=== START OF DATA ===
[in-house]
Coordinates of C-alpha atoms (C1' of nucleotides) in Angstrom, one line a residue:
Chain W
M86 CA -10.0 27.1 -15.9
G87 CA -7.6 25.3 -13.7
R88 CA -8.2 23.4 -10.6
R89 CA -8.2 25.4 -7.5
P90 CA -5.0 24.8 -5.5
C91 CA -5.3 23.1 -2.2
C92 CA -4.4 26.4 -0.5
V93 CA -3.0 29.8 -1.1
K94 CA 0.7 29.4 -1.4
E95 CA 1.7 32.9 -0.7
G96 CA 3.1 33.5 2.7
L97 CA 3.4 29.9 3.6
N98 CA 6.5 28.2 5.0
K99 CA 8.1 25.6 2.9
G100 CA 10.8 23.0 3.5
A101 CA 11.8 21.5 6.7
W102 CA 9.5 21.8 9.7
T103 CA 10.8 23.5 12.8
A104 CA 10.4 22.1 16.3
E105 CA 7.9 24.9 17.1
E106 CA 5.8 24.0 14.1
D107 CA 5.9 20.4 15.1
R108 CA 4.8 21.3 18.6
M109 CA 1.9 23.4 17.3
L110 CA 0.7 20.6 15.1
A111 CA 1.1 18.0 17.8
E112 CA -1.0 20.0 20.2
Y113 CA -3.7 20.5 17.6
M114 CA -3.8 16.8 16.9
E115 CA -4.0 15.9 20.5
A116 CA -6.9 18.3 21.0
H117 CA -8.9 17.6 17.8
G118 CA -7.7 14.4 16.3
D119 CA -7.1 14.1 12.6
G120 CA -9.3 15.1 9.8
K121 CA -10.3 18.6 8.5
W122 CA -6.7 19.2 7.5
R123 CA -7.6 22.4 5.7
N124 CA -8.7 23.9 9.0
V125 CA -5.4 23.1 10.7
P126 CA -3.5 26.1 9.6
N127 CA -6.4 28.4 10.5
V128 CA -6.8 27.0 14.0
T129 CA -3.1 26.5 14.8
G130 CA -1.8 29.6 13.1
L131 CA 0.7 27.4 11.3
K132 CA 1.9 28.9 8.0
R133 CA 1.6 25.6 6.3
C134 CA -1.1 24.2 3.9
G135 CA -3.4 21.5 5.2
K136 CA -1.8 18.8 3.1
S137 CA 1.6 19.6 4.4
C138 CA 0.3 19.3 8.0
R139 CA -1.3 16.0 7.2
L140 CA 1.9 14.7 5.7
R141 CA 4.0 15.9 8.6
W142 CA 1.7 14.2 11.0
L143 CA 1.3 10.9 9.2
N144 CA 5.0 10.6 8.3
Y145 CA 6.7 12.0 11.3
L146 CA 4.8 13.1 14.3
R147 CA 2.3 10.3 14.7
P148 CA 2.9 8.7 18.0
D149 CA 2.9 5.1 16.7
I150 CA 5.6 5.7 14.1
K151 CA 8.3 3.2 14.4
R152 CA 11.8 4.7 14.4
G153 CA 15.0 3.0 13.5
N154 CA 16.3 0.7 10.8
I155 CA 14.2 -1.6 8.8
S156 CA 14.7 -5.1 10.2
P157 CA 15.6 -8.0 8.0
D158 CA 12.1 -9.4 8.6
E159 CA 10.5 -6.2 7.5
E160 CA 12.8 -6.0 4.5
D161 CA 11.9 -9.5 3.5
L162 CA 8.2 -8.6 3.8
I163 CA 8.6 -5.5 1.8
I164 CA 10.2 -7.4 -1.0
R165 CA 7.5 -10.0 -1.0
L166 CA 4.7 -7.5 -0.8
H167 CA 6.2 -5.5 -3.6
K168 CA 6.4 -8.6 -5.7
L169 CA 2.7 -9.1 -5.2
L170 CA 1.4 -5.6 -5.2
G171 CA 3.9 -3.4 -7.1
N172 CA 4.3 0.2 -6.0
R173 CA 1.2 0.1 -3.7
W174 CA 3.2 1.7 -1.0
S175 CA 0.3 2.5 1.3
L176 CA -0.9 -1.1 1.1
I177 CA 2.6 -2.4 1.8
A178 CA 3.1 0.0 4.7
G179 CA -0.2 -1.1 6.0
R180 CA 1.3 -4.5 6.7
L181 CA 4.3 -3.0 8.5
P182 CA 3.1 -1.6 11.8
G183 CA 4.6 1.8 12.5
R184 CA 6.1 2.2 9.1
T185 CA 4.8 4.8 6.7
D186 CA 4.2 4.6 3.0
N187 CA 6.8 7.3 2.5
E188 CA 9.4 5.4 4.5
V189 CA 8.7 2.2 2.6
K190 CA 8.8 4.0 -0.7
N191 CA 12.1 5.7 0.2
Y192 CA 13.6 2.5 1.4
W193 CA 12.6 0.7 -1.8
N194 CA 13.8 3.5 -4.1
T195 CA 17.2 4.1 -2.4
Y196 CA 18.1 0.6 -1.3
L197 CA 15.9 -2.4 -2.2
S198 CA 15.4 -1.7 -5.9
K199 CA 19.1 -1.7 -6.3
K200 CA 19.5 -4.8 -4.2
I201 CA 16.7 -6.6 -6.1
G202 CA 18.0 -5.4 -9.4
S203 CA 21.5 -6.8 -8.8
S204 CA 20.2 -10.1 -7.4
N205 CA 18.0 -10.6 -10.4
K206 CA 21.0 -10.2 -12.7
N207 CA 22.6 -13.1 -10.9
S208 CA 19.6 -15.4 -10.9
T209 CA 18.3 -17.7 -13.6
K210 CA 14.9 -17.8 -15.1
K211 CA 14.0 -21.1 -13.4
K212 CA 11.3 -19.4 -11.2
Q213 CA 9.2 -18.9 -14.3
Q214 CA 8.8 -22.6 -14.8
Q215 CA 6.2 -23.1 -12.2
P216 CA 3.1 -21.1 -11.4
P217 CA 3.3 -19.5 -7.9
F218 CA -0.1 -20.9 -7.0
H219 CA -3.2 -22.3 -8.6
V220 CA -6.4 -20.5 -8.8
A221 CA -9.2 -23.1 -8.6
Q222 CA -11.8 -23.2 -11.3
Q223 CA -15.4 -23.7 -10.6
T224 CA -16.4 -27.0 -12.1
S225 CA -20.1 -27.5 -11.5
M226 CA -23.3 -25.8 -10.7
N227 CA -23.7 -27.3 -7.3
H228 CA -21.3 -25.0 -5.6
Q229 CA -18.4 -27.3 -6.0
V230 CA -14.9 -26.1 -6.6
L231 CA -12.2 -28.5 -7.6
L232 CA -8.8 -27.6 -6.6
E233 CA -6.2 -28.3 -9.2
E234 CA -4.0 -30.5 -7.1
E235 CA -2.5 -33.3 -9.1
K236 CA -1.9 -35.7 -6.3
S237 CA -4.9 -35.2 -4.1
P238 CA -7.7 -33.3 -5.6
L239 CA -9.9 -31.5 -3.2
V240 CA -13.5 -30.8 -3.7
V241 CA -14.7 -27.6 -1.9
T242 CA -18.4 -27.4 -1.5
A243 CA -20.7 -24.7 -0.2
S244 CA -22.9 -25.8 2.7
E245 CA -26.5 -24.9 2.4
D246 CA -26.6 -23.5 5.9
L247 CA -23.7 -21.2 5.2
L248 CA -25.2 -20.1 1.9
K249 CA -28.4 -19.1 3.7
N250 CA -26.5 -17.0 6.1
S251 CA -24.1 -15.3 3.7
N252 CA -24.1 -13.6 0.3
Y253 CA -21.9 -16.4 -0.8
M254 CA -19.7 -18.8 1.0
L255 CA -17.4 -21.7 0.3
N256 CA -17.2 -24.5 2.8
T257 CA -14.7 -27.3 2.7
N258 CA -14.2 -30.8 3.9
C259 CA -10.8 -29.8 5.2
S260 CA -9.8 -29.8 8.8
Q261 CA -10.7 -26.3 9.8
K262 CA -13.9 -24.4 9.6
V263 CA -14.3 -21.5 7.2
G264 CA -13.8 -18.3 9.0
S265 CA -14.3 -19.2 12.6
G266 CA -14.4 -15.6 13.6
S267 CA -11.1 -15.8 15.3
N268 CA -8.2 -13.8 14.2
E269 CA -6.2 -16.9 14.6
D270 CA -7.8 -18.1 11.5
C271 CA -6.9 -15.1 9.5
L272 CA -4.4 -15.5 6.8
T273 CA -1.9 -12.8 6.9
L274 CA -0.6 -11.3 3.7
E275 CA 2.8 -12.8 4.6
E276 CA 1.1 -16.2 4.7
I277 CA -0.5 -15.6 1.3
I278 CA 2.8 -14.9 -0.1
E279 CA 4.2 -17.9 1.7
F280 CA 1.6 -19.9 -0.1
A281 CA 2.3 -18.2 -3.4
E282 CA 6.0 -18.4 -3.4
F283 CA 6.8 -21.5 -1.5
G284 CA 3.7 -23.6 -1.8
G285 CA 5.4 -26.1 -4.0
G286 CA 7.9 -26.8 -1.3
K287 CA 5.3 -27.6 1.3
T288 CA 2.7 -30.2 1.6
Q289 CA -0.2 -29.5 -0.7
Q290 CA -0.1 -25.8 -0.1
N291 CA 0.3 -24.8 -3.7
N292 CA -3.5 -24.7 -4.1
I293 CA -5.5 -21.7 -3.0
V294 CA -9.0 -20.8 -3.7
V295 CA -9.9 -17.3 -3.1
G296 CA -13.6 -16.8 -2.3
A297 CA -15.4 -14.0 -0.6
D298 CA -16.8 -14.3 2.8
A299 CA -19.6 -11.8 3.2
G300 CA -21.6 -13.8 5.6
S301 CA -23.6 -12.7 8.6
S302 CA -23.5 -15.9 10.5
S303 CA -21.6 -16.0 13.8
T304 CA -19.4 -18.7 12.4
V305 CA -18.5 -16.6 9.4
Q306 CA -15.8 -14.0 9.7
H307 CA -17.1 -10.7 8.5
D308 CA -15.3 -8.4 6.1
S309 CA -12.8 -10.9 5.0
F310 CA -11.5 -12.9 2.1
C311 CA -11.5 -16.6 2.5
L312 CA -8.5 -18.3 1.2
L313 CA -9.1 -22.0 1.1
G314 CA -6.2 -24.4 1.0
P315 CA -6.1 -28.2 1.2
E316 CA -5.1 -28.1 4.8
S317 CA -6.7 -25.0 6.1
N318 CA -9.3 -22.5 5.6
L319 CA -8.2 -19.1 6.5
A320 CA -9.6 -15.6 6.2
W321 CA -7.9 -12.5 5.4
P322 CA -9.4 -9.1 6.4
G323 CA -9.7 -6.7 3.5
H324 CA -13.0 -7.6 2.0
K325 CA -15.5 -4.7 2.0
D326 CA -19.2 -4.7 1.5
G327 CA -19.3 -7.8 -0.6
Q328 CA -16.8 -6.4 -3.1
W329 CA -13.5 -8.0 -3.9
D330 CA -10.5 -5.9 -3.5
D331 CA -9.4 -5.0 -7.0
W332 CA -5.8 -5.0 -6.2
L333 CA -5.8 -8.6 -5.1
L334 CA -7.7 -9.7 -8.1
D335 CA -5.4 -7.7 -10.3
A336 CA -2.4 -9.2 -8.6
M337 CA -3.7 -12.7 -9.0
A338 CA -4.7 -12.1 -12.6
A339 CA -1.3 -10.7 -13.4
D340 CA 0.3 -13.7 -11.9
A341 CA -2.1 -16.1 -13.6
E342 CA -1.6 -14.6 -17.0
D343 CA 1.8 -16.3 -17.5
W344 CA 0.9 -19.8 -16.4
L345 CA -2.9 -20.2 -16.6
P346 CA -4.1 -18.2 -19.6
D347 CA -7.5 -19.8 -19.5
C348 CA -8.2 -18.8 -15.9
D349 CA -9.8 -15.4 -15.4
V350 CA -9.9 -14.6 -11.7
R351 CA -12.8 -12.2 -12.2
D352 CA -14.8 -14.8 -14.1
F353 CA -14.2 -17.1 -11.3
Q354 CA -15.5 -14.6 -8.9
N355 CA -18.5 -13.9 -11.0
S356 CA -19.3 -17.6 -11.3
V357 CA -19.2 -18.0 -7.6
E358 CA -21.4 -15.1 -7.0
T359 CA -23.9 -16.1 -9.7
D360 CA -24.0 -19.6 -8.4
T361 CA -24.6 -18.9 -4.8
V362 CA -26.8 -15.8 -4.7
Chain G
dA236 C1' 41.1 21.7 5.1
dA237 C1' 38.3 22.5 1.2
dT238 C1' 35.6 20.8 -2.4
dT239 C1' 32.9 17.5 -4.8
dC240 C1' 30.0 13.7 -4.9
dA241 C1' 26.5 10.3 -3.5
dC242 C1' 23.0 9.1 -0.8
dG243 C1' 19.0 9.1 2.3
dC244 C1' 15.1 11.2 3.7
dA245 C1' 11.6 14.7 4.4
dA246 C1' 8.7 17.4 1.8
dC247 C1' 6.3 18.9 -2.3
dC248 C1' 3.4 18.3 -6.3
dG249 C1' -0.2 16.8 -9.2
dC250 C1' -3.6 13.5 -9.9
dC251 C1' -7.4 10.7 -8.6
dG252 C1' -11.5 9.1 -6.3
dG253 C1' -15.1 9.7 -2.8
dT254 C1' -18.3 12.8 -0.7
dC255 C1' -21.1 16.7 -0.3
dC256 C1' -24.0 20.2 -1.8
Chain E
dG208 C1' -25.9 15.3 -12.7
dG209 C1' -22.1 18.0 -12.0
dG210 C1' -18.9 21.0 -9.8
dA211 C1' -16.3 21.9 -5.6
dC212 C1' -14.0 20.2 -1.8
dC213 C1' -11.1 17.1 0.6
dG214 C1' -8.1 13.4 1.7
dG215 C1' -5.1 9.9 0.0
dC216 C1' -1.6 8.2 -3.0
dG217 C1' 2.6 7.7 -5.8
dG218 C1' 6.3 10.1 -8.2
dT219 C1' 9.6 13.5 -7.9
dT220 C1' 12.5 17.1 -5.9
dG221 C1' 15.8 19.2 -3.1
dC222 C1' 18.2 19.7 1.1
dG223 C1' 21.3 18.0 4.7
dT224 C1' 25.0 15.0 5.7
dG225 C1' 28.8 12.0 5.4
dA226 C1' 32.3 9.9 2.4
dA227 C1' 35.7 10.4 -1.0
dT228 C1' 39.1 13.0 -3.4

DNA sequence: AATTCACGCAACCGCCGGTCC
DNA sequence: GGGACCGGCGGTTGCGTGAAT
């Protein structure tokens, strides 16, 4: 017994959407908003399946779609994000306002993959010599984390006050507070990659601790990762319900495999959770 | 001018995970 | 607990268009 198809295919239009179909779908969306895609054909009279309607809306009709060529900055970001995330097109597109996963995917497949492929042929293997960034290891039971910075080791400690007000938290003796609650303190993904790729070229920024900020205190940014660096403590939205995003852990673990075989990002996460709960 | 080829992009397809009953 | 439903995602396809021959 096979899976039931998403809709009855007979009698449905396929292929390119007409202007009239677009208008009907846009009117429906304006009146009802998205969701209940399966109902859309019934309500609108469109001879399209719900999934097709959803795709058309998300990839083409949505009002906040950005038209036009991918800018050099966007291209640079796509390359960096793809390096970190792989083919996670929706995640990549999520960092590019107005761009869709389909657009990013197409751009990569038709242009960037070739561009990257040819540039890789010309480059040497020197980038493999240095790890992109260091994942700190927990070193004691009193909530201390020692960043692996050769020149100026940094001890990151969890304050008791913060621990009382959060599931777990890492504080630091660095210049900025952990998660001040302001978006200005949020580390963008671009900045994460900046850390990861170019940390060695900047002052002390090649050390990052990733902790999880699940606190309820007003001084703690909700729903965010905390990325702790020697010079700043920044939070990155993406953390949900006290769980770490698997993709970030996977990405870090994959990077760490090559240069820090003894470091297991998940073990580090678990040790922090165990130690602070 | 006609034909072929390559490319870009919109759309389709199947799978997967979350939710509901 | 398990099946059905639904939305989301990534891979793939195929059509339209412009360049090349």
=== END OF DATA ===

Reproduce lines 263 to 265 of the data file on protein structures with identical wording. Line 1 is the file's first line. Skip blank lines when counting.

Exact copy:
L345 CA -2.9 -20.2 -16.6
P346 CA -4.1 -18.2 -19.6
D347 CA -7.5 -19.8 -19.5